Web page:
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If you are adopting a minor child, a name change can be accomplished as part of the adoption. Specifically, the final adoption decree can include the desired new name for the child. This certified decree along with vital records request form can be used to change the child’s name on their birth certificate as well as social security records. Vital records does assess a cost for a new birth certificate. If looking to change your name as an adult pursuant to an adoption, you must also follow the steps for a civil name change.

First, adult adoptees will need to submit a copy of your fingerprints with the adoption petition. Fingerprints can be obtained from your local police department. Adult adoptees also need to supply record checks from the Prothonotary, Clerk of Court, and Recorder of Deeds for each county of residence for five (5) years prior to your filing. Finally, notice of the adoption hearing date must be published in a newspaper of general circulation within the county as well as the local Law Reporter regarding the proposed name change. Proof of the record checks and publication should be offered as evidence at the adoption hearing. Name changes are not permitted for adults in the event of certain criminal convictions.

The process for adoption of an adult does not include many of the requirements present for adoption of a minor. Specifically, an adult adoption only requires a petition for adoption and consent of the adoptee and their spouse, if applicable. No background checks or home study is required. You also do not need to terminate the rights of the natural parent(s). One step that is more intensive than a minor adoption is potential name change. If looking to change your name as an adult pursuant to an adoption, you must also follow the steps for a civil name change.

You will need to submit a copy of your fingerprints with the adoption petition. Fingerprints can be obtained from your local police department. You will also need to supply record checks from the Prothonotary, Clerk of Court, and Recorder of Deeds for each county of residence for five (5) years prior to your filing. Finally, you will need to publish notice of your hearing date in a newspaper of general circulation as well as the Law Reporter regarding the proposed name change. Proof of the record checks and publication should be offered as evidence at the adoption hearing. Name changes are not permitted in the event of certain criminal convictions.

A spouse can elect to retake his or her maiden name during a divorce. In Pennsylvania, pursuant to 54 P.S. § 504, “any person who is divorced from the bonds of matrimony may resume any prior surname used by him or her by filing a written notice to such effect in the office of the clerk of the court in which the decree of divorce was entered, showing the caption and docket number of the proceeding in divorce.” It is also possible to request to retake your maiden name while the divorce is still pending in Bucks County. There is a $9 filing fee payable to the court for the certified copies of the name change decree.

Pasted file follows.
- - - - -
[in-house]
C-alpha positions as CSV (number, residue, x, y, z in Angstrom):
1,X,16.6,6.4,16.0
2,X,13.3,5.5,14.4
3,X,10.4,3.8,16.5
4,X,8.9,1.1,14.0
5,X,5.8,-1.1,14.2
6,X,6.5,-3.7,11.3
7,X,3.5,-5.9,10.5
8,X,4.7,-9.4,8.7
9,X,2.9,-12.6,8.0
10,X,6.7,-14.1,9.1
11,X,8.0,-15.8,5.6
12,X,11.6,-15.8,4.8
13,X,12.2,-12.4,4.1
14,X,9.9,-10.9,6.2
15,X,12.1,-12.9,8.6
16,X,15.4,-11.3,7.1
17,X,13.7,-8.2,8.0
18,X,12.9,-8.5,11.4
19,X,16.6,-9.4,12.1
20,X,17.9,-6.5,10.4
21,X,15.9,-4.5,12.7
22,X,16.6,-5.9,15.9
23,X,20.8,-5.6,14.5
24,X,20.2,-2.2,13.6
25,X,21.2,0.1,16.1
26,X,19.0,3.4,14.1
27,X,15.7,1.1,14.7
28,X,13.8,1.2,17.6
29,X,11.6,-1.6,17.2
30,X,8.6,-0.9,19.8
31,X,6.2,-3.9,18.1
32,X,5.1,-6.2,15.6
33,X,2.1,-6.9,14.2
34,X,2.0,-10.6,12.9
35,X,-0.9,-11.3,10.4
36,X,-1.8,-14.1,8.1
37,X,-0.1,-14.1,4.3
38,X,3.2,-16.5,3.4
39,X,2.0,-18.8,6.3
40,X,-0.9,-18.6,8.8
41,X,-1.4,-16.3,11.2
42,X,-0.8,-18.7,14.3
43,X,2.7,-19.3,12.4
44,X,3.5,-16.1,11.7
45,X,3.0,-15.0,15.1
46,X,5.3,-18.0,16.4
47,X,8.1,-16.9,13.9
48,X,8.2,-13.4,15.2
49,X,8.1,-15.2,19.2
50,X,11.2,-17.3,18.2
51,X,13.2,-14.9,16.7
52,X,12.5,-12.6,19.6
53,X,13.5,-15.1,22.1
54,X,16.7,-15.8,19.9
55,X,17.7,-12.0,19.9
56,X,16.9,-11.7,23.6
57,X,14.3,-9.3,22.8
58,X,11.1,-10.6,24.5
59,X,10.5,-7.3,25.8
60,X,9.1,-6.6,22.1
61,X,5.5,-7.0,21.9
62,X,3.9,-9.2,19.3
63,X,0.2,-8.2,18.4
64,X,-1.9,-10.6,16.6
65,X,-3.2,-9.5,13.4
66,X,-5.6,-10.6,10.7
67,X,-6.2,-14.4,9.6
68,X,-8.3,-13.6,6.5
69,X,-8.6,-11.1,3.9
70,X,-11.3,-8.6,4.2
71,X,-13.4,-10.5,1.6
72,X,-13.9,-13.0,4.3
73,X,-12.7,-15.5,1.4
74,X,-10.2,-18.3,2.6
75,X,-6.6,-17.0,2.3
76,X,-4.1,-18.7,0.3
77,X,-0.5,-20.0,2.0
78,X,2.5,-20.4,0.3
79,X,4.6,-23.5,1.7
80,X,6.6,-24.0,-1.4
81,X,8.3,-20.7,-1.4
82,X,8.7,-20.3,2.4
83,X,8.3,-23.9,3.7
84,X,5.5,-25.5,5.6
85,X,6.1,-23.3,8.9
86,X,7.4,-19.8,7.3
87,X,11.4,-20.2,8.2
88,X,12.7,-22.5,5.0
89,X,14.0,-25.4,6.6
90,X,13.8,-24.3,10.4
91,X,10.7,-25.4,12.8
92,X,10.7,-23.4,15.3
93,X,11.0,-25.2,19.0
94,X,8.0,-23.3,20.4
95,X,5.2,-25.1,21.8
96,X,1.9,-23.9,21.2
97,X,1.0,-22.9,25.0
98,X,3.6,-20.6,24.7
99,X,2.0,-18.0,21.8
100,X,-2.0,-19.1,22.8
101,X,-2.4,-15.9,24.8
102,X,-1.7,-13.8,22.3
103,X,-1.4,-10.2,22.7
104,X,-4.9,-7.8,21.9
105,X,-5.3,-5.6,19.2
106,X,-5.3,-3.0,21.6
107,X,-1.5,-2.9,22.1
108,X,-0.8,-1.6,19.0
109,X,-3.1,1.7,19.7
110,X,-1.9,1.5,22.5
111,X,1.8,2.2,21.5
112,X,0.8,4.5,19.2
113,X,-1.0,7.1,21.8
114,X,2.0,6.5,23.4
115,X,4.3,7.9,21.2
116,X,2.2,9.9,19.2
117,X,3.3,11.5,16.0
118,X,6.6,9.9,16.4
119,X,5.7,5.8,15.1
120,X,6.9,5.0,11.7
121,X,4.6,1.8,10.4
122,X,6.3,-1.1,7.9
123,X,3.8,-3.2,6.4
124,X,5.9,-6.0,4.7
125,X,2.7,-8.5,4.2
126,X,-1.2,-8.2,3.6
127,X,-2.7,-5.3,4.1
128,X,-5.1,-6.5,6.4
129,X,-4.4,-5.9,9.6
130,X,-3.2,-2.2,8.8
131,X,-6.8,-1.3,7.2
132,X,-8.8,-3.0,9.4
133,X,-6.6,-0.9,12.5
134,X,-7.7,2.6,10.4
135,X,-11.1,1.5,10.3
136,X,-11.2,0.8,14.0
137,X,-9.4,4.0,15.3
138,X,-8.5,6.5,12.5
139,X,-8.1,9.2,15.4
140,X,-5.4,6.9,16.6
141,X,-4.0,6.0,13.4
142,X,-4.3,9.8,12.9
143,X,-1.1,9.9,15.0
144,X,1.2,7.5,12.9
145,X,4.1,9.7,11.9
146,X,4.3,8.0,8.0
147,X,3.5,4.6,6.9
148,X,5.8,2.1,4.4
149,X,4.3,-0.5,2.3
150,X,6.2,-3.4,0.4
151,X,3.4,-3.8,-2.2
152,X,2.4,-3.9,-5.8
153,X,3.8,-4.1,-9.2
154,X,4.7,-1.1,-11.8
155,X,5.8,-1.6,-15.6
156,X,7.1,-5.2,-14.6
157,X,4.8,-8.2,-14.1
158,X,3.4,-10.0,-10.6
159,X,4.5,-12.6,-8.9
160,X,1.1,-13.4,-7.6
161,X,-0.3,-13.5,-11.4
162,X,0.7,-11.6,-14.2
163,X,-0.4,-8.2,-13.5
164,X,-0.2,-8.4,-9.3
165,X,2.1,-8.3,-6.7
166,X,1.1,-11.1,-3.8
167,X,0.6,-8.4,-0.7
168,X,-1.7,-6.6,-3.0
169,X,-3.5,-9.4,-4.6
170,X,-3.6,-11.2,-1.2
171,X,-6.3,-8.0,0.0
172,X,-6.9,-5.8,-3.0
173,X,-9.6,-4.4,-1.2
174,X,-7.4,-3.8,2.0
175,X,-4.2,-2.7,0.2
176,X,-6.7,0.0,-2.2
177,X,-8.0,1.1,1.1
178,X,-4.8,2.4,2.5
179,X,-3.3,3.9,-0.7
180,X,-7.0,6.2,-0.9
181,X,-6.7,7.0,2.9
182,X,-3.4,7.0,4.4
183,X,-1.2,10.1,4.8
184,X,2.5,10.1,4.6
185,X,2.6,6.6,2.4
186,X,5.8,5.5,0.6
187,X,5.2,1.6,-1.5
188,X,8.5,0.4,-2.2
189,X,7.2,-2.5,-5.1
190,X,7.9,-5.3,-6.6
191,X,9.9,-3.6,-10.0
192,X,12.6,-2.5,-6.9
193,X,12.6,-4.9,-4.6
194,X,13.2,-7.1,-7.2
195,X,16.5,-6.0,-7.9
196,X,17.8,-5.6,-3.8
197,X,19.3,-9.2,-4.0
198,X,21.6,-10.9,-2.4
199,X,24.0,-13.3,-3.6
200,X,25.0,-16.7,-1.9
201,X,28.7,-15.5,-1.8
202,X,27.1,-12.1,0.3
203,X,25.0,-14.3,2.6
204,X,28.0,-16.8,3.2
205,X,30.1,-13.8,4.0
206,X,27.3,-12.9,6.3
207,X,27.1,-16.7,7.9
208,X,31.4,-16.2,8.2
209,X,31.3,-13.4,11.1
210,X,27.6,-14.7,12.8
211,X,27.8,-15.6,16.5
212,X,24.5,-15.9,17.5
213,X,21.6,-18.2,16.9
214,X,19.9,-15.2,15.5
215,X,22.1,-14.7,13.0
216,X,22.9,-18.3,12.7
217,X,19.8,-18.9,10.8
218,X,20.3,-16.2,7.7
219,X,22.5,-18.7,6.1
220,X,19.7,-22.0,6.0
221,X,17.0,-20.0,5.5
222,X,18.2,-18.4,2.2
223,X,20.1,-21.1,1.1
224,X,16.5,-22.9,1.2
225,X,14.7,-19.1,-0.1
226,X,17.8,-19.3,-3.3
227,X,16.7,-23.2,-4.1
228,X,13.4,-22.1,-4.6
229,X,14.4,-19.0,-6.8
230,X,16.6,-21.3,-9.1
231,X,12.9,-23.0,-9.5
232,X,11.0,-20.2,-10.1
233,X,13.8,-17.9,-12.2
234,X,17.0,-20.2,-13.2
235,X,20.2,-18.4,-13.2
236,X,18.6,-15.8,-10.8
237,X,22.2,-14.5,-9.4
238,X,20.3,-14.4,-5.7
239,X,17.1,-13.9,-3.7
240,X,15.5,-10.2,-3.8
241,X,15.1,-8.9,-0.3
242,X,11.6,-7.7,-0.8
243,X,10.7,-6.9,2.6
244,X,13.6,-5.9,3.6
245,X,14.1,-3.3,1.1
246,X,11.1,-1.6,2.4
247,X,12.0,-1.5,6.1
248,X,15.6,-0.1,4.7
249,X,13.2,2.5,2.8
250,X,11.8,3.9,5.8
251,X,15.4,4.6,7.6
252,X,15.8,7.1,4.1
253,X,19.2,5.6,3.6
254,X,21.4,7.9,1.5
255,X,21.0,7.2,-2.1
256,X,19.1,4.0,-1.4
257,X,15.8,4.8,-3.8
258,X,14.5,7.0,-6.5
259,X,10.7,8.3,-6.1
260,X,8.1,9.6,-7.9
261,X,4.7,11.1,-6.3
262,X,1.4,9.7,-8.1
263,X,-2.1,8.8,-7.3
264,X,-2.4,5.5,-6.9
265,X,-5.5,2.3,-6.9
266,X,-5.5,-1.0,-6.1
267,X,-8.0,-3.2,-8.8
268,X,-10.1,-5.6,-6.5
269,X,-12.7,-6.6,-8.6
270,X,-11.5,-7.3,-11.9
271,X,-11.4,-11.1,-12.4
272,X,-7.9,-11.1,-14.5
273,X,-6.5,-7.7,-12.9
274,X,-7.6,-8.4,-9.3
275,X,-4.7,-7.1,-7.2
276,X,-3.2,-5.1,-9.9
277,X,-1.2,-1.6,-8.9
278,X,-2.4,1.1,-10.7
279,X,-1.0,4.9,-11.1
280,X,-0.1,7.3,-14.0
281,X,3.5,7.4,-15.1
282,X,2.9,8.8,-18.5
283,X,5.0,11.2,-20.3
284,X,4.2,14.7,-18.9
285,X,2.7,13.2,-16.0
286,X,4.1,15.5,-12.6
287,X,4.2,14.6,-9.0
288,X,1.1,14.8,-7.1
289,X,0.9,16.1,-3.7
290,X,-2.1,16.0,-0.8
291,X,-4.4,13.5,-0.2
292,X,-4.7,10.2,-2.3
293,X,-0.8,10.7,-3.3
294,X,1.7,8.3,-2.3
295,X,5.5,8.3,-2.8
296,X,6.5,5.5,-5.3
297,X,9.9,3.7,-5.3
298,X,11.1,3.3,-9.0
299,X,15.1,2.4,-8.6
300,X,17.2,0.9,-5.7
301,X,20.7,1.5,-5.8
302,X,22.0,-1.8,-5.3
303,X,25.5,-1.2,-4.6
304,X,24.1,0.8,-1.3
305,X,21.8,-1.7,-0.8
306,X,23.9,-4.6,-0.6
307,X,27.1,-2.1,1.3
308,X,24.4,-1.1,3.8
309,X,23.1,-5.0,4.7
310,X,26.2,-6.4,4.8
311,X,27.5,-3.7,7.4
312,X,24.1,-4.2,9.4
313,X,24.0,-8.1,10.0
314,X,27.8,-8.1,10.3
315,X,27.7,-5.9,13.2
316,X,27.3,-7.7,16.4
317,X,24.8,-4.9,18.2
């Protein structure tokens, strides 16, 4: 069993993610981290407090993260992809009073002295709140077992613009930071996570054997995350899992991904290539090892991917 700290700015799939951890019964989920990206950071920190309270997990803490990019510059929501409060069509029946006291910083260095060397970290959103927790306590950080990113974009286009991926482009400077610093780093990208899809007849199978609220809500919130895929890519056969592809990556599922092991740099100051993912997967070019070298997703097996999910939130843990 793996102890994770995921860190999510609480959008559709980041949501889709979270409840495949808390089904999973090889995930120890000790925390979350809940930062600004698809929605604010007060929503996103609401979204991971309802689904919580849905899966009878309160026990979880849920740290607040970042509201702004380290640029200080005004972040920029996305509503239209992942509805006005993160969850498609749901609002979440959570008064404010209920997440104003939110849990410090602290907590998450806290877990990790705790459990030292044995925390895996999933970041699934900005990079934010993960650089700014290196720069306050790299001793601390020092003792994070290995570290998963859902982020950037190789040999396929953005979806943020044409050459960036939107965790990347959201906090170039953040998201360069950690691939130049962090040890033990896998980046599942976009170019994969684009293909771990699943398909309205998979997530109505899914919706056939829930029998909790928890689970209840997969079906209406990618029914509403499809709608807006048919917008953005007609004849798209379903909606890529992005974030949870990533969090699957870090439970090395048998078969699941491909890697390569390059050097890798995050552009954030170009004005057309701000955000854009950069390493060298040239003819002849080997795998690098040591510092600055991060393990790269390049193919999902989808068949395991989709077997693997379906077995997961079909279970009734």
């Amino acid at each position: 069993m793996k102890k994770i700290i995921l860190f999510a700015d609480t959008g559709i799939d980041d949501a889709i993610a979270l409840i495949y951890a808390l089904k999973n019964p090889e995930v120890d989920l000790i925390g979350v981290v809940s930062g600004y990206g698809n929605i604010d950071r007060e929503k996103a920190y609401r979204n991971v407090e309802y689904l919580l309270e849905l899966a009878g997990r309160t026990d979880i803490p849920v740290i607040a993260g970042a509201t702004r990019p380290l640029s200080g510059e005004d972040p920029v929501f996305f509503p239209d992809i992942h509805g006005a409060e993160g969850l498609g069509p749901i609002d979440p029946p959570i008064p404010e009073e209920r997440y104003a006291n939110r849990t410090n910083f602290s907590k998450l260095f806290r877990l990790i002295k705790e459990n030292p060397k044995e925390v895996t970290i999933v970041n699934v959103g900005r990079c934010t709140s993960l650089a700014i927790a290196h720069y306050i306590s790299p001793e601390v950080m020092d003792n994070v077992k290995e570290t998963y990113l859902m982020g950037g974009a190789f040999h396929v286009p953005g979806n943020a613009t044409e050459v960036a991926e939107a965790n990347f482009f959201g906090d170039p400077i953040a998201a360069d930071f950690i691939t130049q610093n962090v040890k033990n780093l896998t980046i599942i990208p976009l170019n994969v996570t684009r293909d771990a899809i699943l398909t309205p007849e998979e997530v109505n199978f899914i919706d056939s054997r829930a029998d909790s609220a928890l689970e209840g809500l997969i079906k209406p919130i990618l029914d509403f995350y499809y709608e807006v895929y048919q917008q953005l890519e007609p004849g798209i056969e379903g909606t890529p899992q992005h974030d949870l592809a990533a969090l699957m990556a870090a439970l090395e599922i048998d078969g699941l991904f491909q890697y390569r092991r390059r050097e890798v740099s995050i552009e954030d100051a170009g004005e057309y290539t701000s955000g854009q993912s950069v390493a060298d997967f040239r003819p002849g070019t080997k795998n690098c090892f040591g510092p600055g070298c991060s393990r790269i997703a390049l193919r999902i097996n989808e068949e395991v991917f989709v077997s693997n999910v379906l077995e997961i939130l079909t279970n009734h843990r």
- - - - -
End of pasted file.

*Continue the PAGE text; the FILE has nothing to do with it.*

For New Jersey, you may also elect to retake your maiden name in the context of your divorce. Good practice is to include the request to retake your maiden name in the initial complaint. You can amend the complaint subsequently or even request the relief orally prior to your final divorce judgment. If you are looking to resume your maiden name after the divorce has been finalized, you must file a post-judgment motion with the court. There is a $50 filing fee. This process is still simpler than doing a civil name change.

Once you have the signed/certified Order granting the name change, you can take the Order to your local Social Security Office, Department of Motor Vehicles, banks, etc. to effectuate the actual change of name.

The court has the ability to order a name change of an adult or a minor child. Name changes are permissible so long as it is not sought for illegitimate purposes and the person seeking a name change does not have certain criminal convictions. Specifically, a person cannot request a name change if they have a conviction for murder, voluntary manslaughter, rape, involuntary deviate sexual intercourse, statutory sexual assault, sexual assault, aggravated indecent assault or robbery. A petition for name change should be filed with the civil court in the county where you reside. A filing fee is due at the time of filing as well as copies of your fingerprints which can be obtained at your local police department. A hearing for the petition will be scheduled for one – three months later.

Prior to the hearing date, notice of the petition must be published in the county law reporter as well as a newspaper of general circulation. Additionally, adults must have checks through the Prothonotary’s office for civil matters, the Clerk of Courts for criminal matters, and the Recorder of Deeds for any property issues. If requesting a name change of a minor, in addition to the publication requirements for all name change petitions, you must also proof service on the non-petitioning parent. If the other parent does not agree with the name change, the court will decide after hearing from the parties. A name change of a minor may be granted if it is in the child’s best interests. The party requesting the name change has the burden of proof and must convince the court how the requested change would serve the child’s best interests.